Australia could be on the verge of an all-out war with China as tensions between the two trading partners continue to escalate, a top general has warned his troops.
Major-General Adam Findlay, formerly one of Australia's top military commanders, said that a combat war with the communist nation was likely and we were already engaged in 'grey zone' warfare.
The special force general made the terrifying prediction during a briefing with troops in April 2020, the Sydney Morning Herald reported.
Mr Findlay, who has since stepped down but is an advisor for the Australian Defence Force, reportedly said there was a 'high likelihood' of war.
Relations between the two nations has been strained since Scott Morrison called for an inquiry into the origins of coronavirus last year, and have only been made worse after China imposed punitive trading tariffs which are hitting Australian farmers.Insurance Loans Mortgage Attorney Credit Lawyer
Pictured: Chinese People's Liberation Army (PLA) soldiers assembling during military training at Pamir Mountains in Kashgar, northwestern China's Xinjiang region
Australia could be on the verge of an all-out war with China as tensions between the two trading partners continue to escalate. Pictured is Chinese President Xi Jinping
'Who do you reckon the main [regional] threat is?' he reportedly asked the troops, to which they replied 'China'.
Multiple sources say the general then warned that China boasts 26,000 special force brigades, and said Australia must boost its traditional forces as well as cyber and even space.
'We need to make sure we don't lose momentum, get back in the region', he added, fearing that Beijing was capitalising on Australia's 'absence' in the area - with the nations in a 'grey zone'.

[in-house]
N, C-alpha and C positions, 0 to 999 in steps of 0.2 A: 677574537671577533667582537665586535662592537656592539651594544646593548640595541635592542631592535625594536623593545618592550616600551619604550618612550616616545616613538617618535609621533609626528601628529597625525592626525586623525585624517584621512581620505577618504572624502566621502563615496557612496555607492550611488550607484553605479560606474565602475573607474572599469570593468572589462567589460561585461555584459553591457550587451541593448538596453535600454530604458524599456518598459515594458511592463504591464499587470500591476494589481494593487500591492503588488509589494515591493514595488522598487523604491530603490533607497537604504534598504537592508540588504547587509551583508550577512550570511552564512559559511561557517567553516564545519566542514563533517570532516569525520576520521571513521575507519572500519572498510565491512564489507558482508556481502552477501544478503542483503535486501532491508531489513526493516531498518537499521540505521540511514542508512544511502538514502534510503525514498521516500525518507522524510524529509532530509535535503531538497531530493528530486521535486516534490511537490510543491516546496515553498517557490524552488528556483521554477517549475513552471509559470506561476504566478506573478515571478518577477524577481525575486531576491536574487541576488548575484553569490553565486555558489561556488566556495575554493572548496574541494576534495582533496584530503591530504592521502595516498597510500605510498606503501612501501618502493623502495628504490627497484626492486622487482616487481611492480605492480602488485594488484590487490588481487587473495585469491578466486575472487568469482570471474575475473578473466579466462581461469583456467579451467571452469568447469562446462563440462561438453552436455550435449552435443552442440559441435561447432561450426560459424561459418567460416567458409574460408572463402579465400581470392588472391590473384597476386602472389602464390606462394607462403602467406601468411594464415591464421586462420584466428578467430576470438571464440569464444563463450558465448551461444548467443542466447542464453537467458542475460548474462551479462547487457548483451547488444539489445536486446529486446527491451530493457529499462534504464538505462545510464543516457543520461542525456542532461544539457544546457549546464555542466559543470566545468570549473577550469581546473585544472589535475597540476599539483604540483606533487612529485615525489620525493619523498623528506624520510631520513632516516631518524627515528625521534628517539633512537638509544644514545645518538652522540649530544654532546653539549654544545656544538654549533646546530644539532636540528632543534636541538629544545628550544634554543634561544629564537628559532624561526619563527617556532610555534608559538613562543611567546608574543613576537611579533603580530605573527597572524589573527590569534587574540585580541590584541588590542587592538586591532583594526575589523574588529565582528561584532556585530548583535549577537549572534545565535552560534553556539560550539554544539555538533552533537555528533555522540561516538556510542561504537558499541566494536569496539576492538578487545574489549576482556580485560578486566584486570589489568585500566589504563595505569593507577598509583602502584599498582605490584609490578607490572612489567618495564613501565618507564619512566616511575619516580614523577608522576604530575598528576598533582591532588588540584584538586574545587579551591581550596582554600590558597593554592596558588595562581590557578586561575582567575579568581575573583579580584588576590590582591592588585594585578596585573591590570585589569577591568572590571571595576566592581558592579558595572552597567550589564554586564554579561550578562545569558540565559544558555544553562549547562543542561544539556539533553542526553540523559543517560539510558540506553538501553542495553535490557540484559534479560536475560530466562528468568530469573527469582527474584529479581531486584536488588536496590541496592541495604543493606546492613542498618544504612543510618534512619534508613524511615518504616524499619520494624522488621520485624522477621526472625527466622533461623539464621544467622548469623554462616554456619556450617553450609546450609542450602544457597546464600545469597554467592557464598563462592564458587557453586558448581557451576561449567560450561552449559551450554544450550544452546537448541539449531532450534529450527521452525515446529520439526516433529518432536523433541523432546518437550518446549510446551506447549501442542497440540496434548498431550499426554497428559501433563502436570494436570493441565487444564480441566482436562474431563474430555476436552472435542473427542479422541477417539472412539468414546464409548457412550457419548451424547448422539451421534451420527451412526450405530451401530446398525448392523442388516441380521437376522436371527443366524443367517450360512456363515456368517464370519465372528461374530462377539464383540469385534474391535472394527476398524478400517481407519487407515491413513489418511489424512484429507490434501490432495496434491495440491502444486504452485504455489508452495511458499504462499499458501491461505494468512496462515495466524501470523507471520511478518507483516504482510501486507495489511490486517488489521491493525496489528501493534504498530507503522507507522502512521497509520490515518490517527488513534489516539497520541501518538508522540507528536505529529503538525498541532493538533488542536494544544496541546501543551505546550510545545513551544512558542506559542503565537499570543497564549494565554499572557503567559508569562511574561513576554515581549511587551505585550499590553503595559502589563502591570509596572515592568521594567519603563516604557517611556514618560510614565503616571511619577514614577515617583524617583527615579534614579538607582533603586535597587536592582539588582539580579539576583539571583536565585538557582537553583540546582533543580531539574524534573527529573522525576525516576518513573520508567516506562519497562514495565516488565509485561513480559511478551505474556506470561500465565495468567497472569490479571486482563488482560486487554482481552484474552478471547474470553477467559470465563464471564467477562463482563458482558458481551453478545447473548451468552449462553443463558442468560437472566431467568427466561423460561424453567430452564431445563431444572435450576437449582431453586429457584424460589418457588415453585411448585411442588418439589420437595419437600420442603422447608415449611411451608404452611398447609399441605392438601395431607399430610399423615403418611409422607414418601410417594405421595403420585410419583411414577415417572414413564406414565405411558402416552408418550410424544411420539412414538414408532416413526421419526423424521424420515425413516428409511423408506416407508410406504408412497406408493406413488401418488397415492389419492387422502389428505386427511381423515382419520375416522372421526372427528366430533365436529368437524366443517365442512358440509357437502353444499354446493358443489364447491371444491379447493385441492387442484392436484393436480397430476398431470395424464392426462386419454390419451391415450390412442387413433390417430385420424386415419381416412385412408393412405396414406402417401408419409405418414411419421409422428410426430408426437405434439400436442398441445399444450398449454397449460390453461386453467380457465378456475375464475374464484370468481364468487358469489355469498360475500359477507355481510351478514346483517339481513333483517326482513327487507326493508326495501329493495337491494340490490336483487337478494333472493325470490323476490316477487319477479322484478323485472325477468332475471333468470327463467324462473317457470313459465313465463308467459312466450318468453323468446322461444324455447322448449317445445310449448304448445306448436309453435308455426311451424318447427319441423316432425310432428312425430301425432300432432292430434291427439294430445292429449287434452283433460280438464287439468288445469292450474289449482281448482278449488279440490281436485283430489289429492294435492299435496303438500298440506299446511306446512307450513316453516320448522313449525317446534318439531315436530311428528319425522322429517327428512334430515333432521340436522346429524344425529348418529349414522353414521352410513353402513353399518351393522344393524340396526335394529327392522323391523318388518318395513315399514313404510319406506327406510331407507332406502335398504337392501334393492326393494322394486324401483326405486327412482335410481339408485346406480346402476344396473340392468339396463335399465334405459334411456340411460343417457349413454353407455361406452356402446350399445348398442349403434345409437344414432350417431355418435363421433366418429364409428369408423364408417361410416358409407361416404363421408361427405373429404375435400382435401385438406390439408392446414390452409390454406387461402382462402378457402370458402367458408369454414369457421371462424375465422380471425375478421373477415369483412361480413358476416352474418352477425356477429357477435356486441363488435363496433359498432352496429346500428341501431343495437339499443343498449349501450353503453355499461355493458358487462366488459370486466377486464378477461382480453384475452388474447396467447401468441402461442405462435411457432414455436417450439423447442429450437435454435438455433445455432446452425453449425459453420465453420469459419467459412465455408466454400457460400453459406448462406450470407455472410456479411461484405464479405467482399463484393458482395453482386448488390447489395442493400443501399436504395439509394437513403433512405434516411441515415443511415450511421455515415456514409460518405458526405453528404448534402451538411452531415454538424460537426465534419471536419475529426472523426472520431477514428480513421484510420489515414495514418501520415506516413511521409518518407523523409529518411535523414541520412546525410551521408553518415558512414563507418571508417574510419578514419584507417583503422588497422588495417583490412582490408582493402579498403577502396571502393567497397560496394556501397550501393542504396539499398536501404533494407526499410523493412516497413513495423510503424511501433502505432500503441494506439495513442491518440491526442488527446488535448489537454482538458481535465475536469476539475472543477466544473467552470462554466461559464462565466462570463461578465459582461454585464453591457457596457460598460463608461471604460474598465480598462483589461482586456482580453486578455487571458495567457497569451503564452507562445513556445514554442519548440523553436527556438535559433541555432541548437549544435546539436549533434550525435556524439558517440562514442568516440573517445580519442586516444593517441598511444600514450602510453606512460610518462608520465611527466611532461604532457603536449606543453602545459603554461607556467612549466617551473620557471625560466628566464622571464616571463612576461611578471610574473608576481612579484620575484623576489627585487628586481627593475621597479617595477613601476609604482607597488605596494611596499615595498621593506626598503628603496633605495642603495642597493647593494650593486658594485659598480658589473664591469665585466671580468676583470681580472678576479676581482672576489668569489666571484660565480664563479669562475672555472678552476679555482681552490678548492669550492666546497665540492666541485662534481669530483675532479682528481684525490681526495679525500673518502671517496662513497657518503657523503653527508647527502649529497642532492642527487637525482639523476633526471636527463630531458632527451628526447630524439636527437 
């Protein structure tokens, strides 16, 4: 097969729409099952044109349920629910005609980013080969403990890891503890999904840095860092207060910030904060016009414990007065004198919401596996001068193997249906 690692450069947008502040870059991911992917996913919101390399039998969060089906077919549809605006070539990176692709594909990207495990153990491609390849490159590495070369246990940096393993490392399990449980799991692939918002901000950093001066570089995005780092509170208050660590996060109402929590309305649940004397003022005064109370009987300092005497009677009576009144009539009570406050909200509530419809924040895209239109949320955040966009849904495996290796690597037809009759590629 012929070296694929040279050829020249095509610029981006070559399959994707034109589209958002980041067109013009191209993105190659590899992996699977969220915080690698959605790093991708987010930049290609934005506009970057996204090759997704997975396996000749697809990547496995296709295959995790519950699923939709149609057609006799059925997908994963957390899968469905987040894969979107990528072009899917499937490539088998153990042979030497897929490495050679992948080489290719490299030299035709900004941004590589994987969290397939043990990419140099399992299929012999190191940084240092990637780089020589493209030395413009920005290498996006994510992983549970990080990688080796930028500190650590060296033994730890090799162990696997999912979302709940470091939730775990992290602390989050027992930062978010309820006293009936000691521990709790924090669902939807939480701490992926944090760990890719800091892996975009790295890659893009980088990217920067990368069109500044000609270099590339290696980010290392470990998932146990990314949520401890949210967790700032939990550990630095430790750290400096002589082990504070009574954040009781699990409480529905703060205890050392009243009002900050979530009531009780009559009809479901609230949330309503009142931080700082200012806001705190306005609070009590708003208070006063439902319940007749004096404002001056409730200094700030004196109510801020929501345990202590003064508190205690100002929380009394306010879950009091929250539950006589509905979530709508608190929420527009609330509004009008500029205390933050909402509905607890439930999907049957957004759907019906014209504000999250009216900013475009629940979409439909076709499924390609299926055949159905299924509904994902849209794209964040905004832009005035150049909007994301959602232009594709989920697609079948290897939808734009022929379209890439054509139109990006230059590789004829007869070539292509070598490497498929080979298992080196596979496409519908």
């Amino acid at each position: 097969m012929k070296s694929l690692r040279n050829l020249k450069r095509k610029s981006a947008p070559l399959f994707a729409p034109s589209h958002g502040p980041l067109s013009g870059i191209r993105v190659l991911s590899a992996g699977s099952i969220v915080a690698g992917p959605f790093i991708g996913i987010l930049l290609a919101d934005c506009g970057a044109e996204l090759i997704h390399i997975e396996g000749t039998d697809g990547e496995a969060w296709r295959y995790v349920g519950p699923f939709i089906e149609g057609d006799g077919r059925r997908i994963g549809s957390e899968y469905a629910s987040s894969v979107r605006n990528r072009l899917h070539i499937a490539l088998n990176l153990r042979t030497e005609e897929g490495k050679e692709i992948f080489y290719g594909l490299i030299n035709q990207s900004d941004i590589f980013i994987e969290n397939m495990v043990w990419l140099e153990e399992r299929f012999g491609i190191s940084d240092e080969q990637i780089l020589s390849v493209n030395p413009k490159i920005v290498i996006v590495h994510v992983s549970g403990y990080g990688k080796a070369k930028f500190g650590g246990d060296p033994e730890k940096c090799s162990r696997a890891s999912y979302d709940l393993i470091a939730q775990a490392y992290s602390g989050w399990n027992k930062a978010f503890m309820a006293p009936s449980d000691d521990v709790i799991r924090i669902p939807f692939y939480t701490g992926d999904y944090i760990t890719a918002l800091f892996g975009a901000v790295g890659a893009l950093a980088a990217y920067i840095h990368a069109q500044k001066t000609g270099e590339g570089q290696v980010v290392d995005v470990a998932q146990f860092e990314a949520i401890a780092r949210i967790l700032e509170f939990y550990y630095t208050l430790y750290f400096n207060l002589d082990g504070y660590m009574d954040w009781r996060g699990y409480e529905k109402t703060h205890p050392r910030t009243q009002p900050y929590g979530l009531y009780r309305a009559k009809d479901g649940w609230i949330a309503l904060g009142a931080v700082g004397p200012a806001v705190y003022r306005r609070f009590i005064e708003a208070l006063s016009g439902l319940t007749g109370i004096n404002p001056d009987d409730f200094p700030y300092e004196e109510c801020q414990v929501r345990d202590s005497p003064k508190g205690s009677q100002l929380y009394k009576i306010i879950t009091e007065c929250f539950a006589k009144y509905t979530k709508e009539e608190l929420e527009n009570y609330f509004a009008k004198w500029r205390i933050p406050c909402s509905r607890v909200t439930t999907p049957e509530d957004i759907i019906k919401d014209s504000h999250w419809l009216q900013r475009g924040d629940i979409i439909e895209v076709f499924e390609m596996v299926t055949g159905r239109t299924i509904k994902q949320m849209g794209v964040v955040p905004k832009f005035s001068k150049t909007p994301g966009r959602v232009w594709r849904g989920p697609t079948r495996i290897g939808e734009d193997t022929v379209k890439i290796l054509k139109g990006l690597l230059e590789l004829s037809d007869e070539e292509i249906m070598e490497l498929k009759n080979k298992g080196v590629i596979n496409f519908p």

In international relations, a grey zone is a limbo state between peace and war, where nations behave strategically and coercively but their actions fall short of war.
Recently, even Defence Minister Peter Dutton has conceded that war with the communist superpower could not be dismissed - saying we are already 'under attack' by online hackers.
The dire warning comes as the federal government's Mandarin-speaking China expert urged Australia and its allies to form a treaty to combat China's recent economic 'attack'.Insurance Loans Mortgage Attorney Credit Lawyer
Shocking disparities between Australia and China's military power shows we would struggle in a war, amid fears that tensions both nations are nearing tipping point
Liberal National MP Ted O'Brien called for Australia and its allies to join forces and respond with 'lawful retaliatory action' or 'expand military alliances'.
'Fresh action was required sooner rather than later,' he added.
'Communist China is weaponising trade and investment to pursue geostrategic outcomes for which earlier nations and empires would have used armed conflict, and it's getting away with it,' he wrote in a piece for the Australian Financial Review on Tuesday.